Daily News: Here are two sentences about something that happened yesterday in Jamaica, Queens: A cow escaped from a slaughterhouse and ran through a residential neighborhood. Police chased it into a backyard where they stunned the animal and then brought in animal control to take the cow away. Actually, here is a third: The cow may be sent to an animal sanctuary and spared the slaughter. What to do with this piece of news? One possibility is to stretch it out over a full page: Interview unschocked neighbors who saw the cow; unspool a few bad puns and jokey references to “top sirloin,” put up a few pictures. Let’s go with this, and, for good measure, let’s put it on the front page! Such was the hysteria, apparently, in the offices of the Daily News yesterday. We have to wonder whether anyone in the Daily News offices actually laughed about this story. Rather, we imagine them saying, numbly, “This is funny. Let’s put it on the cover.” How much fun did they have coming up with the front page? “NO BULL” is the headline. Oh, the cow’s head is sticking out of the “O!” NO BULL because it was a cow, not a bull. (Why did you think it was a bull?) How about TWO subheads! We can have some fun with this! O.K., O.K.: “Cow escapes slaughterhouse and roams Queens streets.” Sweet! No. 2? “Molly the Cow’s amazing adventure.” If you’ve ever walked around South Jamaica, you know just how amazing this adventure was! (Wood War has, actually. But then we weren’t escaping from a metal bolt shot through our right ear.) How slow was the news day? Pretty slow.
There was one other item on the front page of the News this morning! A thin red box at the bottom refers to the Sports section in general. “JOHAN STYMIES PHILS, YANKS FALL TO RAYS.”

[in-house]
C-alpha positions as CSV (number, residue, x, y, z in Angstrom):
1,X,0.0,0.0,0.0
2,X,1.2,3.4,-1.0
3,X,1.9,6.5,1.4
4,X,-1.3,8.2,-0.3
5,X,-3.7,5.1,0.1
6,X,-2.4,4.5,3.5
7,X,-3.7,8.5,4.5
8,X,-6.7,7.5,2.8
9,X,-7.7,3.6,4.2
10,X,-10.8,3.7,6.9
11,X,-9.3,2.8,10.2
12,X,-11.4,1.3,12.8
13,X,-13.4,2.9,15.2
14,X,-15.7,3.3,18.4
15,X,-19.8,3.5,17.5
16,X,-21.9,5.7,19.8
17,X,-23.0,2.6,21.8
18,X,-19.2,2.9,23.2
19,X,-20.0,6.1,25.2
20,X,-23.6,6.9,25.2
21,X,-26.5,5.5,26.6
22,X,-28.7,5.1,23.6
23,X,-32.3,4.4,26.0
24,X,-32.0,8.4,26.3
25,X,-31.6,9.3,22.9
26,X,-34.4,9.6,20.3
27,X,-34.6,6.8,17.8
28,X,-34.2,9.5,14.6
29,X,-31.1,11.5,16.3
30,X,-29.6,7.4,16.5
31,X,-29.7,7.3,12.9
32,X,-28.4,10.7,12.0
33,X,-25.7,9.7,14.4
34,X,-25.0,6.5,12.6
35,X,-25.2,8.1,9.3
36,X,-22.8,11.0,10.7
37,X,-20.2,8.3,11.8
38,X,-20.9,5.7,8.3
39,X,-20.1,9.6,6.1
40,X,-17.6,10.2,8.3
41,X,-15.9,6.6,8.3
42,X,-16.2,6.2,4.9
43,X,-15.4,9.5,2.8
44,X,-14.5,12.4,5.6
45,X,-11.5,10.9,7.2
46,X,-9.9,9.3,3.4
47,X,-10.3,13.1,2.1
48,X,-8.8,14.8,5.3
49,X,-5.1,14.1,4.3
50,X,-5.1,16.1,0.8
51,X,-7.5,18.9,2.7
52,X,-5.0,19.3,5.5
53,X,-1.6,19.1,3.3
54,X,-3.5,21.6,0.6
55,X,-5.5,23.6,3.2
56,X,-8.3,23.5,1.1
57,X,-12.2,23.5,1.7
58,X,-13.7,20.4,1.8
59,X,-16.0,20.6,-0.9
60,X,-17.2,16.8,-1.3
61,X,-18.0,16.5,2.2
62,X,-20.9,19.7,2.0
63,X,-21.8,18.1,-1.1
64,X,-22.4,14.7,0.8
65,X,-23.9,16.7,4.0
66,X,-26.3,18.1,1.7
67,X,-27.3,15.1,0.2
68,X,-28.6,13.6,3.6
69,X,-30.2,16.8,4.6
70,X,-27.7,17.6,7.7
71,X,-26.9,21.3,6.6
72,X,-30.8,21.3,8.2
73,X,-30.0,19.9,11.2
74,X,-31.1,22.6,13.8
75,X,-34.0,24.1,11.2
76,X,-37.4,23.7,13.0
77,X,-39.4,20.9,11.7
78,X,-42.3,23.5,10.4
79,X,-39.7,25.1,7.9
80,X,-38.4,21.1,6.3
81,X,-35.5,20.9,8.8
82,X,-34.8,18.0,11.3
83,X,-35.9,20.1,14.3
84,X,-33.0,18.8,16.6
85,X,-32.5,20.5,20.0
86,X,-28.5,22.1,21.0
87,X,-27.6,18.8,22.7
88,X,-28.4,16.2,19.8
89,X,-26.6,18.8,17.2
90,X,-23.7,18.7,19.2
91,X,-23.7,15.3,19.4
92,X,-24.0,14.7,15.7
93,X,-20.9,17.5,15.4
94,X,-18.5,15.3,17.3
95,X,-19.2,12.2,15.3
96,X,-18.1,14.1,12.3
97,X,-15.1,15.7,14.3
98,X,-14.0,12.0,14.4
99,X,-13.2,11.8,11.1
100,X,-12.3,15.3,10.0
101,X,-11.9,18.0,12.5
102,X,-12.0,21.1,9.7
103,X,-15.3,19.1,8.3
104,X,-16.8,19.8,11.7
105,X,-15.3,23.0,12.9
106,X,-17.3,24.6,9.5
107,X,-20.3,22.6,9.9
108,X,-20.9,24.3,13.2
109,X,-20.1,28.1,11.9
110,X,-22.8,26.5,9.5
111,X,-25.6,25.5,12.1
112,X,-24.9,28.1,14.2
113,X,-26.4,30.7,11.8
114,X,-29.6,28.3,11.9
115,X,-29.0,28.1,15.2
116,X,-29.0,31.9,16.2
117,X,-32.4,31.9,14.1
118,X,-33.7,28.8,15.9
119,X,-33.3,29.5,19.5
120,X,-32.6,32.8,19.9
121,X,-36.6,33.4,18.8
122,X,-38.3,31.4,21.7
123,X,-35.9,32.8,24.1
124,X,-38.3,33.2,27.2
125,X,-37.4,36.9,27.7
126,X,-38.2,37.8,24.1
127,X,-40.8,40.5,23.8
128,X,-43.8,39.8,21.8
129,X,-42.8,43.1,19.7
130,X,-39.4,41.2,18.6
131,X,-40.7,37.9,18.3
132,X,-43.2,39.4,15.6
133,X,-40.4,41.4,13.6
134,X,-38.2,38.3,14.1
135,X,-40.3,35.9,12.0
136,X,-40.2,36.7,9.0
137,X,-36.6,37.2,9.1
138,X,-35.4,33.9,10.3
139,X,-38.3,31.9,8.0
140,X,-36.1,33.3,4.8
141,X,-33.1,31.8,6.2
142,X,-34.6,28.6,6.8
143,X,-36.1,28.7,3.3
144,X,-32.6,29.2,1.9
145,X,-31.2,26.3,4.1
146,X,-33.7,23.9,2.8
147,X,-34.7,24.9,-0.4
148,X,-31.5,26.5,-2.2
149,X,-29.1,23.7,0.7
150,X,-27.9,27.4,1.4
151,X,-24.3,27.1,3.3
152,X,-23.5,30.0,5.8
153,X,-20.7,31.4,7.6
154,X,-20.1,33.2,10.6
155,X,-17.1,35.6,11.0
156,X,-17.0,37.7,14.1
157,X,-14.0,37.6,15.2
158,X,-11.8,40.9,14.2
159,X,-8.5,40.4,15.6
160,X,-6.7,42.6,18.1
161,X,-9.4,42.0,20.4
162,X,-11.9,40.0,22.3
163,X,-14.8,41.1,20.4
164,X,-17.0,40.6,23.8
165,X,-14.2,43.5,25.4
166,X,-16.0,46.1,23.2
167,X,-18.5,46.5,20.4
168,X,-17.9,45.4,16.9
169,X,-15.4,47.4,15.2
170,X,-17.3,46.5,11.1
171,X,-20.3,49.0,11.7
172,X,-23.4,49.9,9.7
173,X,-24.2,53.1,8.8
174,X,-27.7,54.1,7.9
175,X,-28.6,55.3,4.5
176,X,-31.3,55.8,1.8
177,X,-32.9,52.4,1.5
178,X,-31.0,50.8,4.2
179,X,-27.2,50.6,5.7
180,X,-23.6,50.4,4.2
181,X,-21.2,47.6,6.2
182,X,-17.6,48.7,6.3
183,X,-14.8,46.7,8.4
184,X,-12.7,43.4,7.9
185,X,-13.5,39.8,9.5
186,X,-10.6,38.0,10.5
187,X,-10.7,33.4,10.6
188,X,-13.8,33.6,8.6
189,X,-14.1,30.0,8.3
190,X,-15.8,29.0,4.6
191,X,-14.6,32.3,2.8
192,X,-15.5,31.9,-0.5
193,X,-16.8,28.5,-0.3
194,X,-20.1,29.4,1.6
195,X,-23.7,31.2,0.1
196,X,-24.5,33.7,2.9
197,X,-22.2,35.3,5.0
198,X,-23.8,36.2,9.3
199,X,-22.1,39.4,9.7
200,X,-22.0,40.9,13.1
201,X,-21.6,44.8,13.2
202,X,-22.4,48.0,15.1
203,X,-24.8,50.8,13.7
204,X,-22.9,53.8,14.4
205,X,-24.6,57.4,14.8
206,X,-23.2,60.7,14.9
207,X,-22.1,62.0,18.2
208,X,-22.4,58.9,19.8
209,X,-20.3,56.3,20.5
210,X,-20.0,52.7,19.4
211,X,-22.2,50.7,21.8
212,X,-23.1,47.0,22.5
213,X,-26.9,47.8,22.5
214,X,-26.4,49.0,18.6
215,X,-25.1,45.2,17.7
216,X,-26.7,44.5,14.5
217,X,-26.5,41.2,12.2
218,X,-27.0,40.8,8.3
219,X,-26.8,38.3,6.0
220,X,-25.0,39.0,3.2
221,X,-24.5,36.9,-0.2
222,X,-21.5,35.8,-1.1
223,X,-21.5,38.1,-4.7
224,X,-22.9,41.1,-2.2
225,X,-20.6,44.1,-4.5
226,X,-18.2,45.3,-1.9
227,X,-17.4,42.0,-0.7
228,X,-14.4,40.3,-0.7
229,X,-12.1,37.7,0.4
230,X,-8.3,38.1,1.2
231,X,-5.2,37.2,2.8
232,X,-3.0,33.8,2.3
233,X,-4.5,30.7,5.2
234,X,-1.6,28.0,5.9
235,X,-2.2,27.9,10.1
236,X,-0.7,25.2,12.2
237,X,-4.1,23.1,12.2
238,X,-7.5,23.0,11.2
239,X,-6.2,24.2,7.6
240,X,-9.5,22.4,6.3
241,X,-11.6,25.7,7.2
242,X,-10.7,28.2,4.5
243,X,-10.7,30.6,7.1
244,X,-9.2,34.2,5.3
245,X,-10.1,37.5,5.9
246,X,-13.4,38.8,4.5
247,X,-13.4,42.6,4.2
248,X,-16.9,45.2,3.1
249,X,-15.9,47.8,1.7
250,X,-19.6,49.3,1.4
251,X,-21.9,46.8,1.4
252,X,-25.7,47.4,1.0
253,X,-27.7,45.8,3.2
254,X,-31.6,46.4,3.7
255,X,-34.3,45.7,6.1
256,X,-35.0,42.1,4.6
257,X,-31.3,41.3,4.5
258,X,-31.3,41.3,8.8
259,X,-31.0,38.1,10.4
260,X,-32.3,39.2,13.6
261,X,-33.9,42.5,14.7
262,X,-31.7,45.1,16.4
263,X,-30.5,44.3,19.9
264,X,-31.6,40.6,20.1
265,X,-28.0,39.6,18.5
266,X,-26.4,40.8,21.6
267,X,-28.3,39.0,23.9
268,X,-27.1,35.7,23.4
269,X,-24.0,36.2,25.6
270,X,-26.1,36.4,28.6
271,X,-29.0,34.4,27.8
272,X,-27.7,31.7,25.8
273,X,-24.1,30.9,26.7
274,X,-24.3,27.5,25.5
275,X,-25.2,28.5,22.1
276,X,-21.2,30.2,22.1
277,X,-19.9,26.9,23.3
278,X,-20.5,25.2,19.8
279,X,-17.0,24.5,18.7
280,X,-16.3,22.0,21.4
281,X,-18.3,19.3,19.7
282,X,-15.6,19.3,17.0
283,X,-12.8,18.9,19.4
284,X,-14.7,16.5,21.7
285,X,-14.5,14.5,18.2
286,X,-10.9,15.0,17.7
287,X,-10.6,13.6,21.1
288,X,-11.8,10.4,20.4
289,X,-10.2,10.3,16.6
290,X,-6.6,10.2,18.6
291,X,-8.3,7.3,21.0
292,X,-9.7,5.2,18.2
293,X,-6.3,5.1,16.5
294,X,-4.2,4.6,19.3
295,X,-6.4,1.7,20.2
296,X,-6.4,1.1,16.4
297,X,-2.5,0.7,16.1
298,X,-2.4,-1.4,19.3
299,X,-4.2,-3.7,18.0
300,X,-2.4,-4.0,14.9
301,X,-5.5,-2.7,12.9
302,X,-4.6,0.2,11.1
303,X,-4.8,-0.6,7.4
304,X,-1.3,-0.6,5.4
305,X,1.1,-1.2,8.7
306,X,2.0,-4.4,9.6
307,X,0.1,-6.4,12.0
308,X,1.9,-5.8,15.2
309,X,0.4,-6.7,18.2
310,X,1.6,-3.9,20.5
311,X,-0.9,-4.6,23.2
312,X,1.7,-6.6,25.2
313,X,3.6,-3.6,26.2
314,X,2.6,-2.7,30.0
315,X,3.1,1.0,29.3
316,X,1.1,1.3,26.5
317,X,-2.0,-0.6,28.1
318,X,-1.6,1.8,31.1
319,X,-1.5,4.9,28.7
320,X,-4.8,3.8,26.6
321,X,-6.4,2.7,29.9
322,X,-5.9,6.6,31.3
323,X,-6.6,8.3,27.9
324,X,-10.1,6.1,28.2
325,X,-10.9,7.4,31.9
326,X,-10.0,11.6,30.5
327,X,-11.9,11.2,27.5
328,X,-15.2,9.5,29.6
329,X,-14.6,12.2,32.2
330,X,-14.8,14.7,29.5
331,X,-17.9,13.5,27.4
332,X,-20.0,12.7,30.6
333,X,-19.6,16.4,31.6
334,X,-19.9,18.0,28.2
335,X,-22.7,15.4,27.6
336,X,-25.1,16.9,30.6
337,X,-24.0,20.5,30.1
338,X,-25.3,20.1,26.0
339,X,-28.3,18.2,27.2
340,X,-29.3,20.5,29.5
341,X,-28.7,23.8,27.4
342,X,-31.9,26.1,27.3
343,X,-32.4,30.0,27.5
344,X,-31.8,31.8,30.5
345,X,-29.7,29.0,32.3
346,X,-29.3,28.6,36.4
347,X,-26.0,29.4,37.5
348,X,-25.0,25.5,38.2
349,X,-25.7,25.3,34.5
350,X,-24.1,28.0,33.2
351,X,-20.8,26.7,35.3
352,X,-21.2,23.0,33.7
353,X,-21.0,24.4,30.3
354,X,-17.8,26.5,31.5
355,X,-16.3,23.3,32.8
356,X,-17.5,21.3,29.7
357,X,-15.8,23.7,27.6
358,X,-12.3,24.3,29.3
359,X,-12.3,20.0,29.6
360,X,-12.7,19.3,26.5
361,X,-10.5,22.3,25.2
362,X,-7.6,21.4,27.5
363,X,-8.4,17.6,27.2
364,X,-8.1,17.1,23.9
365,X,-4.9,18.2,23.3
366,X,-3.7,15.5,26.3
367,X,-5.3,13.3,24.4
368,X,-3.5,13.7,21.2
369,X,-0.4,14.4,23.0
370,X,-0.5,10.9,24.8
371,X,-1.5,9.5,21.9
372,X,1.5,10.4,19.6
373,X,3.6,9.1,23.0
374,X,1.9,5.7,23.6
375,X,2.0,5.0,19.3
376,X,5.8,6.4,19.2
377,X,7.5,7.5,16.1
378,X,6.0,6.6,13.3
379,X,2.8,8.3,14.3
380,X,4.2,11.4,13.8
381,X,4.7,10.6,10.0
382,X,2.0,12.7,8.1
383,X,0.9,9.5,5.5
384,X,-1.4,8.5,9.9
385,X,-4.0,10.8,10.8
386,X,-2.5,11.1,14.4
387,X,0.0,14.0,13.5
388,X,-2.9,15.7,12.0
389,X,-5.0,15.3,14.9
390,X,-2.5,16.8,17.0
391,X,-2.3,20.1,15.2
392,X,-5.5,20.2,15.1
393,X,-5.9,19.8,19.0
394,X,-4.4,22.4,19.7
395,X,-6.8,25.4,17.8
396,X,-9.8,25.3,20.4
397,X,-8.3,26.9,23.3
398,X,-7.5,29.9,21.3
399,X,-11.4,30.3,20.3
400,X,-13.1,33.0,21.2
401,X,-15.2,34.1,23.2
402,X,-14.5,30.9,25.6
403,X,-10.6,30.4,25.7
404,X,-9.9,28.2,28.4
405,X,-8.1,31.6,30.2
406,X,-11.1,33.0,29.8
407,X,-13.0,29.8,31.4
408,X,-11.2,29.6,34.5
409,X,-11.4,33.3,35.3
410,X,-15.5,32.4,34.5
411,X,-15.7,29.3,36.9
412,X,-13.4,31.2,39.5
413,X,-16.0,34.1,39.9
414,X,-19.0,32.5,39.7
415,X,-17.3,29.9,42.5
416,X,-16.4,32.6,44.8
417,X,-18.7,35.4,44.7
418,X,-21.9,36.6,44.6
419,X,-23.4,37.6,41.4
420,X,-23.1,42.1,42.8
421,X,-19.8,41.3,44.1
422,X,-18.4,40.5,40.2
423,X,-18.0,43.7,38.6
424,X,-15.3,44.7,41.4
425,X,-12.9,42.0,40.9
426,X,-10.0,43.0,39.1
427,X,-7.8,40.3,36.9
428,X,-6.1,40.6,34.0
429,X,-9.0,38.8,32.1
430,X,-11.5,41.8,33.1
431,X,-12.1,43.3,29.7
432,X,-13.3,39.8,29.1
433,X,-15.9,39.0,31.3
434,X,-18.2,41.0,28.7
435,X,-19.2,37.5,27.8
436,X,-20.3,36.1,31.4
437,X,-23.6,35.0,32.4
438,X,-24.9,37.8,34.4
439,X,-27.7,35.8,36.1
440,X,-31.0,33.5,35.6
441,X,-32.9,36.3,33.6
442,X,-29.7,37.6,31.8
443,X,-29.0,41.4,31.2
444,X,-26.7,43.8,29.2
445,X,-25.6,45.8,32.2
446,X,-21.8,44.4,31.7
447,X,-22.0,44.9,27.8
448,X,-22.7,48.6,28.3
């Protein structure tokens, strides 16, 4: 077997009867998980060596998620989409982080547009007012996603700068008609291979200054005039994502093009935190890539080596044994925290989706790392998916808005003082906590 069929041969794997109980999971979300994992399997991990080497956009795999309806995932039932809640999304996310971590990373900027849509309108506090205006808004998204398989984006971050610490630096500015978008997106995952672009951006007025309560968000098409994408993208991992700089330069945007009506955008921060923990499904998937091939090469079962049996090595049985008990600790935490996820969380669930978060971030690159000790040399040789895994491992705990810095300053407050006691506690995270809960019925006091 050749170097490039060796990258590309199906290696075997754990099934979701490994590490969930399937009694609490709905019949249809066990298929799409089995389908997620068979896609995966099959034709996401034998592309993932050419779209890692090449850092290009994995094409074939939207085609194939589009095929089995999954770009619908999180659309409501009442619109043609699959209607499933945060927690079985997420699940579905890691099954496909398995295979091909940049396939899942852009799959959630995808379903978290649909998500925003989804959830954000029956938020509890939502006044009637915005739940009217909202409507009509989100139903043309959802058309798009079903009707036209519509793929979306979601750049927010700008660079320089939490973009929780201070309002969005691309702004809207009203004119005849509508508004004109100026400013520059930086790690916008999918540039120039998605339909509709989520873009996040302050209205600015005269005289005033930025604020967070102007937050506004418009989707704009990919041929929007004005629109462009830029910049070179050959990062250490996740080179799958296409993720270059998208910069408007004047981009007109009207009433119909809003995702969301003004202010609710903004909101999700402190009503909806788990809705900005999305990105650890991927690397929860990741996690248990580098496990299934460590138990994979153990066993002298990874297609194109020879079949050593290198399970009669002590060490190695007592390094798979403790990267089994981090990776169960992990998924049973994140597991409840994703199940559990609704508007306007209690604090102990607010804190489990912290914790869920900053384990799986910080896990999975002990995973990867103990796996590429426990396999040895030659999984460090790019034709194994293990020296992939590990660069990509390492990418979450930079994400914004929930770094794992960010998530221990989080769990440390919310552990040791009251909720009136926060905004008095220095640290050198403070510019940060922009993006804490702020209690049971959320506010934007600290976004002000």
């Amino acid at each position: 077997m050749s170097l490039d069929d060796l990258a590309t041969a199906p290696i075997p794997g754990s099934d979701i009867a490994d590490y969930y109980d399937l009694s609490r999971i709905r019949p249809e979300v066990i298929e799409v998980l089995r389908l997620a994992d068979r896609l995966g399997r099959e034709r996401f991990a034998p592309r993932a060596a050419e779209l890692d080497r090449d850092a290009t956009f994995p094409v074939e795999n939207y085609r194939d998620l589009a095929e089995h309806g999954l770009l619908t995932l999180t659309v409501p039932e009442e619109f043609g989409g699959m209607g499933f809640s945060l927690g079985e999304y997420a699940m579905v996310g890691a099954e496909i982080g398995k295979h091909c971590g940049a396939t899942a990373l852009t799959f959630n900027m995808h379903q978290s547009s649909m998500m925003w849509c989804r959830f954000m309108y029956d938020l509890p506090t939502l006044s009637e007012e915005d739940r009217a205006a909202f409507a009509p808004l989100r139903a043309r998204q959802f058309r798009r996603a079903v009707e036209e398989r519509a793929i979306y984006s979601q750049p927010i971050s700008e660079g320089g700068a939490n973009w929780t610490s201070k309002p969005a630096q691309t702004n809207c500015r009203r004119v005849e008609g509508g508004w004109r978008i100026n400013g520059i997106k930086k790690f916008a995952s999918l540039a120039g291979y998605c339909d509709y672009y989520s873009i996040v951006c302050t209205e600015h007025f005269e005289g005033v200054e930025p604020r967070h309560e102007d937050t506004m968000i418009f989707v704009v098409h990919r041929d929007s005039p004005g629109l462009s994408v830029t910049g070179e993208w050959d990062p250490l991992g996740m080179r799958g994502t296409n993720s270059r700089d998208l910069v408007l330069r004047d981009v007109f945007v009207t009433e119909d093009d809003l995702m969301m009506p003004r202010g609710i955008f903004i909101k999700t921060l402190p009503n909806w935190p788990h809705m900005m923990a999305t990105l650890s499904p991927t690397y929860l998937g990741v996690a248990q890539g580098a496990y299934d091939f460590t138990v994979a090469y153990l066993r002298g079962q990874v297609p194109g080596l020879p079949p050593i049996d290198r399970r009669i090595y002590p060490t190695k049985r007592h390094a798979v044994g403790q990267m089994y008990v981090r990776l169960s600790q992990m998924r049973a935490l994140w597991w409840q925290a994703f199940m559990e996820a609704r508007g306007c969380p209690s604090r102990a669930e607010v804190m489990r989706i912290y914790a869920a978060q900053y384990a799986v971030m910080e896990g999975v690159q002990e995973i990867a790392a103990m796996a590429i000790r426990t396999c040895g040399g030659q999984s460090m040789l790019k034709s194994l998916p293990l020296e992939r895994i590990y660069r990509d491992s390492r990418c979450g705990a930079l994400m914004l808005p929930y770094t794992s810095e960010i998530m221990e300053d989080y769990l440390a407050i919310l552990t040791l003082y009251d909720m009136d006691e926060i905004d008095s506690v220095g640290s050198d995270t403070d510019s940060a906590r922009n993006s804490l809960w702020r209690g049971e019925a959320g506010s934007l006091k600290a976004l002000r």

New York Post: A day late and a dollar short, the Post mysteriously decides to put the story it already ran yesterday on Page Six on the cover. Not just put it on the cover, but take up the whole front page with it. “JACK IN THE BOX” reads the headline, with a picture of Kiefer Sutherland as Jack Bauer from television’s 24, blood running down his cheek from his temple. You may remember from everybody in the universe reporting it yesterday that Mr. Sutherland is accused of head-butting fashion designer Jack McCollough, a co-founder of Proenza Schouler, at a Met Costume Institute ball after-party at Submercer late Monday night. That makes the story a Tuesday story for the blogs (it was!) and a Wednesday story for the papers (it was!) What makes it a story on Thursday at all? Much less a cover story? Daily News readers who saw the piece on their newspaper’s cover yesterday will feel vindicated for their loyalty today when they see the Post on the newsstand. There are, of course, some developments, none of them exclusive to the Post, all of them stale to anyone who doesn’t live under a rock. Mr. Sutherland plans to turn himself in today. Brooke Shields, whose personal space Mr. Sutherland apparently believed himself to be defending when he head-butted the designer, will also talk to police today—taking sides against Mr. Sutherland. We don’t do a point system in Wood War, but if we did we would subtract points from the Post for its rotten insinuations that Mr. McCollough is gay and that Mr. Sutherland is an alcoholic, neither observation earned by reporting that the reader has access to, and both, by virtue of their coy presentation, coming off as juvenile. If the Post wants to characterize this as a drunken gay-bashing, they should have the guts to come out and say it.
General Observations: We don’t have much sympathy for either paper this morning, both of which are embarrassing stinkers. At least the News offered a story that is technically defensible in journalistic terms. The Post compounds its embarrassing choice by giving it the whole page, being late on the story, offering nothing new and trading in cheap insinuations. This despite the fact that at least two stories for today offered tremendous front-page potential for either paper: Victoria Beckham’s unveiling of a revealing 20-foot-long poster advertising her Armani skivvies; and the revelation that relatives of Bernie Madoff used corporate credit cards to live the high life in Manhattan on their benefactor’s clients’ stolen money. Especially great is the revelation that his son tipped 60 dollars on a check at wildly expensive Manhattan restaurant Per Se that totaled more than a thousand dollars. The weather’s rotten, guys, but you have the best jobs in the world. Please enjoy it a little more.
Winner: Daily News
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